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CIA chief met with Saudi crown prince on secret trip, says report

Spymaster Bill Burns travelled to Jeddah in mid-April where he attempted to patch up strained ties with the Gulf kingdom
Central Intelligence Agency director William Burns testifies before the Senate Intelligence Committee in Washington, DC, on 10 March 2022 (AFP)

CIA director William Burns met with Saudi Crown Prince Mohammed bin Salman last month during an unannounced trip to Saudi Arabia, the Wall Street Journal reported.

The meeting comes as the Biden administration looks to repair ties with its Gulf ally, which have become strained over human rights issues, the wars in Yemen and Ukraine, and talks to revive the 2015 Iran nuclear deal.

Burns met with the crown prince, also known as MBS, in the coastal city of Jeddah where the two men had “a good conversation, better tone than prior US government engagements”, according to an unnamed US official quoted by the WSJ.

In April, the WSJ reported that the crown prince became angry and shouted at US national security advisor Jake Sullivan during a meeting last year.

The Gulf monarchy has been a longstanding ally of the US for 70 years, but ties have plummeted to historic lows under the Biden administration. As a presidential candidate, Joe Biden vowed to make the kingdom a “pariah” over the killing of Washington Post and Middle East Eye columnist Jamal Khashoggi.

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In an interview aired by Arab News on Monday, top Saudi royal and former intelligence chief Prince Turki al-Faisal said Biden had gone “on to practise what he preached” and that the two countries had reached a “down” point in the relationship.

More recently, the two long-time partners have clashed over the conflict in Ukraine, where Riyadh’s neutral position over Russia's invasion of the country has undercut western aims to isolate Moscow. The kingdom has also rebuffed US calls to increase oil production to help tame rising energy prices, instead sticking by an agreement with Russia to only marginally increase output.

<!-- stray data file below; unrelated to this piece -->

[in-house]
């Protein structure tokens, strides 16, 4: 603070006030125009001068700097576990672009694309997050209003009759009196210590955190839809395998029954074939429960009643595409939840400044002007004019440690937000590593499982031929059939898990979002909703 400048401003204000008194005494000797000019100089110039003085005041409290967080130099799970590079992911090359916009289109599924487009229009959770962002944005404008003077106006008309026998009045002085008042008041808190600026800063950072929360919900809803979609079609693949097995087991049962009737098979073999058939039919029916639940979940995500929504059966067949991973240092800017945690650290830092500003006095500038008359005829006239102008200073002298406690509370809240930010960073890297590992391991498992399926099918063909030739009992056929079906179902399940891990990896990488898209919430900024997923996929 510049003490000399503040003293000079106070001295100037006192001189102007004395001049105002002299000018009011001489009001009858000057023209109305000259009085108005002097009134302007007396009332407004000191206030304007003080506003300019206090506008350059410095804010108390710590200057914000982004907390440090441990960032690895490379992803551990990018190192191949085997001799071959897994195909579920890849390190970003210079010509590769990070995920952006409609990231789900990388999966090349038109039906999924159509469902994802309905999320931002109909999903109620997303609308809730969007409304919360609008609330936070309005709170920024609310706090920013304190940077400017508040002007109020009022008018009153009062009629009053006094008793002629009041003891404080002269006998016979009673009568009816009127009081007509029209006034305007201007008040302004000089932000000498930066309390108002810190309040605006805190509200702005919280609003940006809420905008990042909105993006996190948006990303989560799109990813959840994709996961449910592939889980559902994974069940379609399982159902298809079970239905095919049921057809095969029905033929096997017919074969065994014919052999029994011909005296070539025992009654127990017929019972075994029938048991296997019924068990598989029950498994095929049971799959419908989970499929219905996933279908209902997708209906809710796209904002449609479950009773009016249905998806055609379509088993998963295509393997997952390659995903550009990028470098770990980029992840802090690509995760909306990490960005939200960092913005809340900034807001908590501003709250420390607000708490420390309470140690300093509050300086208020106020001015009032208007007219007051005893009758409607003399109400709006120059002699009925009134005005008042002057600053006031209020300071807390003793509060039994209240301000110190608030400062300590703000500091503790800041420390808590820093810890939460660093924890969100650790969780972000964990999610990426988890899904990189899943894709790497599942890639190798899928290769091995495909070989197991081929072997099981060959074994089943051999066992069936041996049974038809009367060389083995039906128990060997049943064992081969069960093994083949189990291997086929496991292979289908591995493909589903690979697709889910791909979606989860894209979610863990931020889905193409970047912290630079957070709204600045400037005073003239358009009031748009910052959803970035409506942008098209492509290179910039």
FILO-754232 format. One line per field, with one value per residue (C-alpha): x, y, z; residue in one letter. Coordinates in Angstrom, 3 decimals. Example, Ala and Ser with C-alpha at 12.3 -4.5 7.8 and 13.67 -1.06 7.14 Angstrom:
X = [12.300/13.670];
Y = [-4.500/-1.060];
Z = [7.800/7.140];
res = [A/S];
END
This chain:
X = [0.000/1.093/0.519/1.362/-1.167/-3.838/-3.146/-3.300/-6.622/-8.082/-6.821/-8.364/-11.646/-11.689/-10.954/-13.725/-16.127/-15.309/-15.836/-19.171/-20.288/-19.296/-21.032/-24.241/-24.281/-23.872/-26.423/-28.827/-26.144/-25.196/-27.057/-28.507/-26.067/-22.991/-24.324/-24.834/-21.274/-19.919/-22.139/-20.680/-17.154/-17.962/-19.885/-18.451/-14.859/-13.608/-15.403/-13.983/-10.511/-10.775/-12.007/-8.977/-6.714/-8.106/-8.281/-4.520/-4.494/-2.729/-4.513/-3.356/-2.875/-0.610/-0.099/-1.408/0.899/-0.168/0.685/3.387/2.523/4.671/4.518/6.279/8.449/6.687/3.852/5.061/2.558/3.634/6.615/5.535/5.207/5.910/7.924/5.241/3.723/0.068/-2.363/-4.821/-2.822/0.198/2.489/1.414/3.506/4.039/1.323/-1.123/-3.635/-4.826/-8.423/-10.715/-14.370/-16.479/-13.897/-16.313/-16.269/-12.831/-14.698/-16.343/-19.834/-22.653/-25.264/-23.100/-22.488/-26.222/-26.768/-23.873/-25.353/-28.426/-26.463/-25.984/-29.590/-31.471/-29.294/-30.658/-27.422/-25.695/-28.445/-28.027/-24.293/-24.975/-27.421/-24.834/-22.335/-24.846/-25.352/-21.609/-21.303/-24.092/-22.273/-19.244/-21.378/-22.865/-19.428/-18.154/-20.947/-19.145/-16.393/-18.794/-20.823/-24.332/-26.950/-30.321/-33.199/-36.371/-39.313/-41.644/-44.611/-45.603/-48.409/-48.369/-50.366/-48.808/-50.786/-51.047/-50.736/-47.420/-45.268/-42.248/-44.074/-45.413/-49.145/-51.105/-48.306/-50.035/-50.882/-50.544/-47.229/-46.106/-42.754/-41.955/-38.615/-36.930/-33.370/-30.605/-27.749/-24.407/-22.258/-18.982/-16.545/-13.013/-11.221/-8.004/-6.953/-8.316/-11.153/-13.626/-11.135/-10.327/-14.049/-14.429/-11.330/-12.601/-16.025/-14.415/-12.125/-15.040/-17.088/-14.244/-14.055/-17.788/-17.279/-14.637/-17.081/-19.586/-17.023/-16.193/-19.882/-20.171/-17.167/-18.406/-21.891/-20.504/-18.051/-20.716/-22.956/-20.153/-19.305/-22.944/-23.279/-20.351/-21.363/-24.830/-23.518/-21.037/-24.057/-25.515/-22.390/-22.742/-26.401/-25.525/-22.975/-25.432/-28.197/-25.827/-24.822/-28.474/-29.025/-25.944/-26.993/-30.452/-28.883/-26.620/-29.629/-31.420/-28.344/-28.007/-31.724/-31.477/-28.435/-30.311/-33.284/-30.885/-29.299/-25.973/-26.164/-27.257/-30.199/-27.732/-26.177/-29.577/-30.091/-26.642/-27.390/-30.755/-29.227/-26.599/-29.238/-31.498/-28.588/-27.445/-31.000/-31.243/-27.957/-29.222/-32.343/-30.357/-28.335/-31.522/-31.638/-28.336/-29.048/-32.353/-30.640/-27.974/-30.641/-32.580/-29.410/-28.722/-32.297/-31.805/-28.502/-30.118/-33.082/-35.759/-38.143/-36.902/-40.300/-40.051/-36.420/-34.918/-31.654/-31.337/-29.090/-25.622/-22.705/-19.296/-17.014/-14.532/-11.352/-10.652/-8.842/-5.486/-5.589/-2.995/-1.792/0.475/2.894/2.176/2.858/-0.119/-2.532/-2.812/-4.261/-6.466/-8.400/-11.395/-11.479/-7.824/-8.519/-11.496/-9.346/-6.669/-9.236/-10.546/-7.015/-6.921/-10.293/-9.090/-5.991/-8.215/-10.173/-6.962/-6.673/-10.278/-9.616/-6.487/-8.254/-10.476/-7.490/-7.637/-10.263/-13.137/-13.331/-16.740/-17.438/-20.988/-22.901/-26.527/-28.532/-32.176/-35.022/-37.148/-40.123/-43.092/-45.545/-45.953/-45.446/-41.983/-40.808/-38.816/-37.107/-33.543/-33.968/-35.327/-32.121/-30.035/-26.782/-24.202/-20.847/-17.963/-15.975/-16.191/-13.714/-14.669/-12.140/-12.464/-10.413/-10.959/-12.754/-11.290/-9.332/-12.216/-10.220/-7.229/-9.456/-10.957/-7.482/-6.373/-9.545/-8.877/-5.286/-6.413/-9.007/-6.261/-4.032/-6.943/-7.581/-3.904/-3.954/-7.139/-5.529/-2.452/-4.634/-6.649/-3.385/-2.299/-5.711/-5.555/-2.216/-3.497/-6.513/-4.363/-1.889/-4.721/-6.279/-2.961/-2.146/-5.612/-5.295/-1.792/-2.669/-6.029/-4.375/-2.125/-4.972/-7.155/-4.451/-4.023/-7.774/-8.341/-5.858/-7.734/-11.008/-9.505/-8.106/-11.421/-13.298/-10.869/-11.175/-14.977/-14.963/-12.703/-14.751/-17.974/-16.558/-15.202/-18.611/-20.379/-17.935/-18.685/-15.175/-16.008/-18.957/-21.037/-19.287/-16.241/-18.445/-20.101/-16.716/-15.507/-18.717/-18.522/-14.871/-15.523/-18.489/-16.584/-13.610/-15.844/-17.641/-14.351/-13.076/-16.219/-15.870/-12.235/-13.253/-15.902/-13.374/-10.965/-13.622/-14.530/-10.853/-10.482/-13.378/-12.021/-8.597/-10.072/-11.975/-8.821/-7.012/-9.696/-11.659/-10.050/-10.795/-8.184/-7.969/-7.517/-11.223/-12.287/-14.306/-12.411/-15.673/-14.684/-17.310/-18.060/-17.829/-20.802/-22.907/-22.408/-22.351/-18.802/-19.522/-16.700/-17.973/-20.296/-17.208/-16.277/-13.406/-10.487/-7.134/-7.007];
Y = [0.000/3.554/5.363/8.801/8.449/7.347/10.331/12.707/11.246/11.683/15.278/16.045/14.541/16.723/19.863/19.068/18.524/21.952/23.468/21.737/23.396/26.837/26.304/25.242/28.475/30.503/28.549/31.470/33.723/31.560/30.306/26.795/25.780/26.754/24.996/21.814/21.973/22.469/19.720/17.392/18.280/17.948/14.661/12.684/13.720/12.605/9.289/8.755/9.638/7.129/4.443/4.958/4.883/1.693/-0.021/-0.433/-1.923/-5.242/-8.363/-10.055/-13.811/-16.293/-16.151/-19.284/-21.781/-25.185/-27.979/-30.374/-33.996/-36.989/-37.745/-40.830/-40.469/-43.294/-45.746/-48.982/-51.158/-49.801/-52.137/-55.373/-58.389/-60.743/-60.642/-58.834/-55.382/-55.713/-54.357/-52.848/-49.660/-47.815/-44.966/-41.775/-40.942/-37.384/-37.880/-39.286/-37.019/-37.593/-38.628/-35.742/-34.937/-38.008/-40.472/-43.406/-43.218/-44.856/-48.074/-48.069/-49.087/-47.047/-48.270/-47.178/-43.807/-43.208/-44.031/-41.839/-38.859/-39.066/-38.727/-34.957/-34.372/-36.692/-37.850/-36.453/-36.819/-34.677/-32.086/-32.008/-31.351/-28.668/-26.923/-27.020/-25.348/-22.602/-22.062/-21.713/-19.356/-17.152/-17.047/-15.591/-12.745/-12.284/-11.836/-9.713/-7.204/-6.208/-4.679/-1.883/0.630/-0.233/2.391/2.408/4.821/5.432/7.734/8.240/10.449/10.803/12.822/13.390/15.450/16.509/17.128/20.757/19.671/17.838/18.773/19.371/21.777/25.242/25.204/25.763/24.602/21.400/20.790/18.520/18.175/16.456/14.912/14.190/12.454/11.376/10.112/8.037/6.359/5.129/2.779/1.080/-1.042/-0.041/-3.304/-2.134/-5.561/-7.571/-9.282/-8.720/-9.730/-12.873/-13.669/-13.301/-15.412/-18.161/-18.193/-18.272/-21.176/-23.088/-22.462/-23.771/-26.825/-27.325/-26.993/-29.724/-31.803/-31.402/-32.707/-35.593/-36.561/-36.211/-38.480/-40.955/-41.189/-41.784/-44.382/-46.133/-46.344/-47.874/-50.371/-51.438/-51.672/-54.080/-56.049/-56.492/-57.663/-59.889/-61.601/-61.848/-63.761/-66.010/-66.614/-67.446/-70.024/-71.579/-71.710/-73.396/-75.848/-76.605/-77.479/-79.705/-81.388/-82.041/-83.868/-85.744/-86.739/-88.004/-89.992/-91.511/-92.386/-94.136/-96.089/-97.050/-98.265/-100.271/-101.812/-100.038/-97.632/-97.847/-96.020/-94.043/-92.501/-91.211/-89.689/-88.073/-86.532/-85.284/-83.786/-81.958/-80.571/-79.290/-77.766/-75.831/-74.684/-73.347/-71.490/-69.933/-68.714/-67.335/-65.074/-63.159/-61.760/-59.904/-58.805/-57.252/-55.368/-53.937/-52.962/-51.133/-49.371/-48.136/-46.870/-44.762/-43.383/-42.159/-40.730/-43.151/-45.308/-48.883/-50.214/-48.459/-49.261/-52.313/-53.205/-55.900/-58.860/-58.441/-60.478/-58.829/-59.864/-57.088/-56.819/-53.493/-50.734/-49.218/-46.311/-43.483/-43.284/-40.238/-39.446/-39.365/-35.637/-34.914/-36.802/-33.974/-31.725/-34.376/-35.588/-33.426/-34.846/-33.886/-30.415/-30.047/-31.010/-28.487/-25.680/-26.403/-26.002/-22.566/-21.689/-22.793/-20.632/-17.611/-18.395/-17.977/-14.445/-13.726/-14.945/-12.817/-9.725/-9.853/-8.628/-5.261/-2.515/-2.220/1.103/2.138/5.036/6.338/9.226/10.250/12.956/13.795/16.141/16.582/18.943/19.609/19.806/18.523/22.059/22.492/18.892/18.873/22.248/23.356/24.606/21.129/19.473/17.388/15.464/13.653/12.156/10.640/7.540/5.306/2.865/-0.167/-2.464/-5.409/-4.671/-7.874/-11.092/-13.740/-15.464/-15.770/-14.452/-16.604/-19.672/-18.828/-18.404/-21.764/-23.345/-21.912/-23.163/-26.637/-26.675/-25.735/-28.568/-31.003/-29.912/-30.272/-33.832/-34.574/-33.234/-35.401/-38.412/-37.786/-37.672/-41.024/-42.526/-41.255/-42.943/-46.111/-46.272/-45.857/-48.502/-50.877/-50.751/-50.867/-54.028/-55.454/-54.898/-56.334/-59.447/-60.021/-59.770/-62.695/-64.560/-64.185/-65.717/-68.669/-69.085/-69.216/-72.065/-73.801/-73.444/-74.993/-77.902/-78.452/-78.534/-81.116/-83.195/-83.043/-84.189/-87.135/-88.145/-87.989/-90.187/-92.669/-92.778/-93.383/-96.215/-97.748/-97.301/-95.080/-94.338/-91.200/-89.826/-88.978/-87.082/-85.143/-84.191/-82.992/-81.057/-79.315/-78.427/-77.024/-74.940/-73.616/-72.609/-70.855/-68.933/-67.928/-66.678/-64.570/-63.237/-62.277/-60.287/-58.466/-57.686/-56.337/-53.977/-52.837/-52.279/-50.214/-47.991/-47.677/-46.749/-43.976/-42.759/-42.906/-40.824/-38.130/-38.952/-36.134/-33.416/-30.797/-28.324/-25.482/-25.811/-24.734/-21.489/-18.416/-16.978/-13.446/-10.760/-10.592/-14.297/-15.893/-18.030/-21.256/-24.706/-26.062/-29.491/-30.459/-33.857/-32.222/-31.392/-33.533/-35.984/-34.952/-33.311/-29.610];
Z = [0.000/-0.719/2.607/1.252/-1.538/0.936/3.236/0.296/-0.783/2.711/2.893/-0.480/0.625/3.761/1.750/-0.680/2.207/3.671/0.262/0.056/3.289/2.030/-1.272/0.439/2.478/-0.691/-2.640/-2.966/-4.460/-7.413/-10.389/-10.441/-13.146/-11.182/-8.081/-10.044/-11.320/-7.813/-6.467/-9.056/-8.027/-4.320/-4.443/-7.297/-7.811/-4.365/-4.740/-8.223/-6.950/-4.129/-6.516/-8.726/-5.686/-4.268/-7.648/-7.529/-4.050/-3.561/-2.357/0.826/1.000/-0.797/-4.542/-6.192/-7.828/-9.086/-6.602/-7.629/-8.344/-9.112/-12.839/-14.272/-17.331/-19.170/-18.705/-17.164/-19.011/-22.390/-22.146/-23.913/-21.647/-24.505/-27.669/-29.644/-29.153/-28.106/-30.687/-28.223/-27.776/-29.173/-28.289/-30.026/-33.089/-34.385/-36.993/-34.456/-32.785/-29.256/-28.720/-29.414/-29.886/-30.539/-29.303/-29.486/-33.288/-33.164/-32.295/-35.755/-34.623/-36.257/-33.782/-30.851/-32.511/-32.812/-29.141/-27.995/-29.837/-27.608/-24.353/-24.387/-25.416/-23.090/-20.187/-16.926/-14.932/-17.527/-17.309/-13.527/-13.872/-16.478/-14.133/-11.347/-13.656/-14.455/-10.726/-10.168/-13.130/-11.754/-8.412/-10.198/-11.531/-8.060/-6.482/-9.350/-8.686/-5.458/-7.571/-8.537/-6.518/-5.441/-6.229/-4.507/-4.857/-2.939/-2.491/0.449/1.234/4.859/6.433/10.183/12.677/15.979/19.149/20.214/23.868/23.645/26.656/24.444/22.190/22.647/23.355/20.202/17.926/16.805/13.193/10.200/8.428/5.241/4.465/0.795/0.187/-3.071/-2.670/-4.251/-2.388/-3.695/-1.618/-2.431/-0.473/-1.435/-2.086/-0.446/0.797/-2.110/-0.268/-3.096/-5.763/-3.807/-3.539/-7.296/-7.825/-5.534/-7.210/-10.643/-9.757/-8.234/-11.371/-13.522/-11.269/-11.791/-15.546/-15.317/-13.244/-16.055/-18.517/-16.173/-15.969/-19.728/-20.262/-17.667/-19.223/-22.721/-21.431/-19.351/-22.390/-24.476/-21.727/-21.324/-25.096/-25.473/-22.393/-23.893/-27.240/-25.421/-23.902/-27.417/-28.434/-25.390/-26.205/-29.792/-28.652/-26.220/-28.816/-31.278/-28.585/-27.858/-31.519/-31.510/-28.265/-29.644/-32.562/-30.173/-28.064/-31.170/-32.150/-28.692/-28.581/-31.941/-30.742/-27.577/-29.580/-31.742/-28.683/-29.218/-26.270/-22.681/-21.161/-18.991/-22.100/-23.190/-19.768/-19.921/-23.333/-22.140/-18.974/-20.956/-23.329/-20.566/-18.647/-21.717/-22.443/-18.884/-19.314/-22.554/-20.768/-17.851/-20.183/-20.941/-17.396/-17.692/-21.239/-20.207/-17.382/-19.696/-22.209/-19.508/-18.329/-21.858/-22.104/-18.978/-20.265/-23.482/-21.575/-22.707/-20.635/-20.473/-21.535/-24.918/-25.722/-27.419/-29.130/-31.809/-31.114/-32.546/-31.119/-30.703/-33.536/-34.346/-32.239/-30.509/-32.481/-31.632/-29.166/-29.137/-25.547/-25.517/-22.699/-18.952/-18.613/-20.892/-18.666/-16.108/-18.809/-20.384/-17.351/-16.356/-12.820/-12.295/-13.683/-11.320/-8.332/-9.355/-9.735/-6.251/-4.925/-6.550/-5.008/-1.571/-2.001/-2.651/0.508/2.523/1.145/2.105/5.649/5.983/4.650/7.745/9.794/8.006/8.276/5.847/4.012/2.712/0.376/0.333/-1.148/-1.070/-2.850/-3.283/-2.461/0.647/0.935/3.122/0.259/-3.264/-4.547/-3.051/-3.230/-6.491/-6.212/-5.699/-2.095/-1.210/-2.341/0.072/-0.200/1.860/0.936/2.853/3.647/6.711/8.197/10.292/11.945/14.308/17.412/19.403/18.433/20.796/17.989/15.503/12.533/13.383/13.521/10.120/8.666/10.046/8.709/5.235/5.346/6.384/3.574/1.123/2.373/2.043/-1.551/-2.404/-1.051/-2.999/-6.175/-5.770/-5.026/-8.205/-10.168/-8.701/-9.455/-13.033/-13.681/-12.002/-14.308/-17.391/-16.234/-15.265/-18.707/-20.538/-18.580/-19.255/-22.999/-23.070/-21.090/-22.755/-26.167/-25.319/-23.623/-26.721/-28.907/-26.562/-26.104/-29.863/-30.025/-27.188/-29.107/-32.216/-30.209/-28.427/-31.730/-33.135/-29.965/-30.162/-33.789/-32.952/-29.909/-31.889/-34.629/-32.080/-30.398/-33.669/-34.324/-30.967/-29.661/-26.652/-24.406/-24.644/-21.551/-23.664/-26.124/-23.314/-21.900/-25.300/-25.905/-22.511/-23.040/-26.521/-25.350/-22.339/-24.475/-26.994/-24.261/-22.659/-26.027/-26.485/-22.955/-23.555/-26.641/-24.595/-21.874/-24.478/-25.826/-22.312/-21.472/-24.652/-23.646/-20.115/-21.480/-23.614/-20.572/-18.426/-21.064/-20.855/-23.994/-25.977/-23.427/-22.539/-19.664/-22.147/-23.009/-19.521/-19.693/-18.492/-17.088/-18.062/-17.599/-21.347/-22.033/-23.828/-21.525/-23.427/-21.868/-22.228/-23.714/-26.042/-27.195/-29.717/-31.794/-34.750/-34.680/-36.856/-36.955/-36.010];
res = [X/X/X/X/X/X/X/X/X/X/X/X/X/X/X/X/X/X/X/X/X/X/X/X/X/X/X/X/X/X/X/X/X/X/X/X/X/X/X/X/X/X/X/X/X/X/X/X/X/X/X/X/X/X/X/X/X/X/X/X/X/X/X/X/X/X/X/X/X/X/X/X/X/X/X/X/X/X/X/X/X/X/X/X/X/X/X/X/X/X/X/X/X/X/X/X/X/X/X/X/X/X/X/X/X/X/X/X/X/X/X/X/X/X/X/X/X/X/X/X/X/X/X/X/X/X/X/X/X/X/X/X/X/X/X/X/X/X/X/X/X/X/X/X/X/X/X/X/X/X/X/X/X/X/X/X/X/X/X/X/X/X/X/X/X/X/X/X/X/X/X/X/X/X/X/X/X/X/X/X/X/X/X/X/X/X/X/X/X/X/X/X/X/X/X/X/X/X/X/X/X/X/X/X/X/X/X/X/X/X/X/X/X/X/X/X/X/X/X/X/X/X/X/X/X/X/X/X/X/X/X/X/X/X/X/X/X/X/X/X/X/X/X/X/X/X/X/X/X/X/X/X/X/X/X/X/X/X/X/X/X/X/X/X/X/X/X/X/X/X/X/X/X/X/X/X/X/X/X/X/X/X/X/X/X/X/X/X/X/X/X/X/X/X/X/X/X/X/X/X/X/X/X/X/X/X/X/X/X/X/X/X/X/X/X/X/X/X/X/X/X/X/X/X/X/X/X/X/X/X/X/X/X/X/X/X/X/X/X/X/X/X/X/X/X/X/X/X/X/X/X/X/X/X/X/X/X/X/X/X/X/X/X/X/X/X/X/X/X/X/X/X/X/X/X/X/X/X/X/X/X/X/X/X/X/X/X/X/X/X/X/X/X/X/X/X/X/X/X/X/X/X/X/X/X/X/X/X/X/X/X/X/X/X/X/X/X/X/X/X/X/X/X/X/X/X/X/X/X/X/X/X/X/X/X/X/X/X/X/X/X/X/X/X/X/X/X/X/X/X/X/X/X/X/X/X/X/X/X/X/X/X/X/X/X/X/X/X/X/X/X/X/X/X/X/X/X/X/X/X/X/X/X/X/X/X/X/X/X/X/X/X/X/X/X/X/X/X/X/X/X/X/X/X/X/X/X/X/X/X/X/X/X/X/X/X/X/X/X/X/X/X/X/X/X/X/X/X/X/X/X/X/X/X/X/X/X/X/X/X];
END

The war in Ukraine has underscored a shift to a more independent Saudi policy, which critics in Washington say has been caused by the administration’s policies in the region.

Last week, Senator Jim Risch, the top Republican on the Senate Foreign Relations Committee, warned during a hearing that “the Biden administration's Middle East policies have reinforced a claim of American disengagement [from the region] and pushed our long-standing partners towards China and Russia”.

Burns, the US spymaster and former diplomat who has held previous positions in the Middle East, has emerged as a key go-between for some of the Biden administration’s most sensitive files. In August, he met with top Taliban leaders in Kabul and he was dispatched to Russia in November to meet Vladimir Putin in the lead-up to the invasion of Ukraine.

During the Obama administration, he helped spearhead secret negotiations with Tehran that lead to the 2015 nuclear agreement, limiting Iran’s nuclear development in exchange for sanctions relief.

That agreement was opposed by Saudi Arabia and many of Washington’s other Middle East allies, including Israel. The countries are alarmed by the Biden administration’s efforts to revive the accord.

Besides the nuclear talks, Riyadh has also been irked by what they perceive as the US's tepid response to missile and drone attacks on the kingdom emanating from Houthi rebels in Yemen.

Senior US officials have pushed back on claims of US disengagement from the region. In March. Dana Stroul, Deputy Assistant Secretary of Defence for the Middle East, said the US has “real combat power” in the Middle East and “is going to maintain it".

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